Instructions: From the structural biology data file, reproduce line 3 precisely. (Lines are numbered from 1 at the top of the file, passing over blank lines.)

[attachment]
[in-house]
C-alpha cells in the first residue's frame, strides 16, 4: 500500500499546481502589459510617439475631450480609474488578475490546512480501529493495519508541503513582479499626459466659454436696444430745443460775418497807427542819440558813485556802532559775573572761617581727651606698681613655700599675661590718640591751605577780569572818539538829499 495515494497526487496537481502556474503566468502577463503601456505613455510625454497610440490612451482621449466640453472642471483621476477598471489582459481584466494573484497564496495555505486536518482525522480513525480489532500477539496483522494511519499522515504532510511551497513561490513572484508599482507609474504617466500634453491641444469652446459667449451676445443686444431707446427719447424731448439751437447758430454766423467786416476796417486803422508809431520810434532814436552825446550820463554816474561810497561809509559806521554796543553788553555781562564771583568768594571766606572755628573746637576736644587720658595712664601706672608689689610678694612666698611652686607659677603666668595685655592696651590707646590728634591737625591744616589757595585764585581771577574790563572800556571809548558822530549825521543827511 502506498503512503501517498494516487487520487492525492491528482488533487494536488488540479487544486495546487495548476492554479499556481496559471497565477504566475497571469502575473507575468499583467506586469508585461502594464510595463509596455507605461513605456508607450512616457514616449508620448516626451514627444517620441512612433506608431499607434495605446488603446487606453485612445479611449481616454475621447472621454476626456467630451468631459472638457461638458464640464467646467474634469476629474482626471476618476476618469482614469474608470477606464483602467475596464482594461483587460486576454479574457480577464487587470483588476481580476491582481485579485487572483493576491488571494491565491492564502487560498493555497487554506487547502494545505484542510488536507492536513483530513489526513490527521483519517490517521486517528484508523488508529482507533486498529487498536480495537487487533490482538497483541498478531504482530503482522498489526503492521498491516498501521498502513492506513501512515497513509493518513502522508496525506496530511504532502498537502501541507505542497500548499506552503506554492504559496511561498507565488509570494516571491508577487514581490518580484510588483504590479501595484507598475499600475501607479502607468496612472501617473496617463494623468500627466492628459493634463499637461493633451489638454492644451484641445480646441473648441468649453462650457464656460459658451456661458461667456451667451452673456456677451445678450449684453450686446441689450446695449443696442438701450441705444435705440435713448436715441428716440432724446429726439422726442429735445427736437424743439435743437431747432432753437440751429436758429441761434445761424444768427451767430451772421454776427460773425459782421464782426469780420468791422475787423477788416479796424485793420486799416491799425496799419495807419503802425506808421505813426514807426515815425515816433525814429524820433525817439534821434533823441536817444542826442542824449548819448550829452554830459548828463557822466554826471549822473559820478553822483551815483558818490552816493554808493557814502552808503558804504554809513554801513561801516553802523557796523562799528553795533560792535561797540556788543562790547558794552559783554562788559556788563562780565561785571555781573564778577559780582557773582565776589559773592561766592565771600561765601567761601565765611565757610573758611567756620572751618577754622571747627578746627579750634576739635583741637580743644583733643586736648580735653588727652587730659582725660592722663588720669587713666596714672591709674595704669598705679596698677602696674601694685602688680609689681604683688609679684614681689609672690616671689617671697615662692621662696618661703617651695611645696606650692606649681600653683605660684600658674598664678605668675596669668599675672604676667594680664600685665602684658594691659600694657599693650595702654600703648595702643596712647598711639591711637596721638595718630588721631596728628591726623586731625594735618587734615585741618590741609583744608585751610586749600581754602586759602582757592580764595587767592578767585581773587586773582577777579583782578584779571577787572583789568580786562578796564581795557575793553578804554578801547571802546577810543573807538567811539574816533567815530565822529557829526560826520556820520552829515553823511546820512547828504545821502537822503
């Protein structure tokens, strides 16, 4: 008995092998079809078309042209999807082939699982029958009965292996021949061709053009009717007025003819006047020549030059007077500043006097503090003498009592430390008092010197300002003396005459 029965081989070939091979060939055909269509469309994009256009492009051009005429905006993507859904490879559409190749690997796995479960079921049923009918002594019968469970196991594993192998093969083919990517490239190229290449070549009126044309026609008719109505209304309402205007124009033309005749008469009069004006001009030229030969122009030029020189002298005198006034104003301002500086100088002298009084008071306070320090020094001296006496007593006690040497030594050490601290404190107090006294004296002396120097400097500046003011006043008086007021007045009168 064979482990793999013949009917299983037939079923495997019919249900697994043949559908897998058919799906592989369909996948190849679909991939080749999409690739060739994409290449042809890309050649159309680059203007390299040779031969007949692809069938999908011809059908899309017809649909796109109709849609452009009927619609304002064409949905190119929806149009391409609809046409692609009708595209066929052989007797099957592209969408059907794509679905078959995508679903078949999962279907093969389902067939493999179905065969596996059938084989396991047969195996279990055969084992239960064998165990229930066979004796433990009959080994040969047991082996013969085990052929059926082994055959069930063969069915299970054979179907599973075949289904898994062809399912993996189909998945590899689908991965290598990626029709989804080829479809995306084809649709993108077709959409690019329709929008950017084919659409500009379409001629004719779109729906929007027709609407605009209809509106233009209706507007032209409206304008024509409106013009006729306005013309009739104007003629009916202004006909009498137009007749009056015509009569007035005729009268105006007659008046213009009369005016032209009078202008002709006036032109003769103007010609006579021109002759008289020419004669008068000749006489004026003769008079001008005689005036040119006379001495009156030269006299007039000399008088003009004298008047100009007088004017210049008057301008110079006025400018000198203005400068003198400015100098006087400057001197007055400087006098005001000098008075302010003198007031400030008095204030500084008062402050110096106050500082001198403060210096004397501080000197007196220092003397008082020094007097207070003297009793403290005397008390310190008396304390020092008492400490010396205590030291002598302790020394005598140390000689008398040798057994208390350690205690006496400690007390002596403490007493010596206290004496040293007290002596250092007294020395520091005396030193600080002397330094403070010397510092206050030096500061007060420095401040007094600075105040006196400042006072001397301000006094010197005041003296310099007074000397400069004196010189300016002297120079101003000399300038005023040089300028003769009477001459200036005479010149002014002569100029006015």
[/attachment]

């Protein structure tokens, strides 16, 4: 008995092998079809078309042209999807082939699982029958009965292996021949061709053009009717007025003819006047020549030059007077500043006097503090003498009592430390008092010197300002003396005459 029965081989070939091979060939055909269509469309994009256009492009051009005429905006993507859904490879559409190749690997796995479960079921049923009918002594019968469970196991594993192998093969083919990517490239190229290449070549009126044309026609008719109505209304309402205007124009033309005749008469009069004006001009030229030969122009030029020189002298005198006034104003301002500086100088002298009084008071306070320090020094001296006496007593006690040497030594050490601290404190107090006294004296002396120097400097500046003011006043008086007021007045009168 064979482990793999013949009917299983037939079923495997019919249900697994043949559908897998058919799906592989369909996948190849679909991939080749999409690739060739994409290449042809890309050649159309680059203007390299040779031969007949692809069938999908011809059908899309017809649909796109109709849609452009009927619609304002064409949905190119929806149009391409609809046409692609009708595209066929052989007797099957592209969408059907794509679905078959995508679903078949999962279907093969389902067939493999179905065969596996059938084989396991047969195996279990055969084992239960064998165990229930066979004796433990009959080994040969047991082996013969085990052929059926082994055959069930063969069915299970054979179907599973075949289904898994062809399912993996189909998945590899689908991965290598990626029709989804080829479809995306084809649709993108077709959409690019329709929008950017084919659409500009379409001629004719779109729906929007027709609407605009209809509106233009209706507007032209409206304008024509409106013009006729306005013309009739104007003629009916202004006909009498137009007749009056015509009569007035005729009268105006007659008046213009009369005016032209009078202008002709006036032109003769103007010609006579021109002759008289020419004669008068000749006489004026003769008079001008005689005036040119006379001495009156030269006299007039000399008088003009004298008047100009007088004017210049008057301008110079006025400018000198203005400068003198400015100098006087400057001197007055400087006098005001000098008075302010003198007031400030008095204030500084008062402050110096106050500082001198403060210096004397501080000197007196220092003397008082020094007097207070003297009793403290005397008390310190008396304390020092008492400490010396205590030291002598302790020394005598140390000689008398040798057994208390350690205690006496400690007390002596403490007493010596206290004496040293007290002596250092007294020395520091005396030193600080002397330094403070010397510092206050030096500061007060420095401040007094600075105040006196400042006072001397301000006094010197005041003296310099007074000397400069004196010189300016002297120079101003000399300038005023040089300028003769009477001459200036005479010149002014002569100029006015």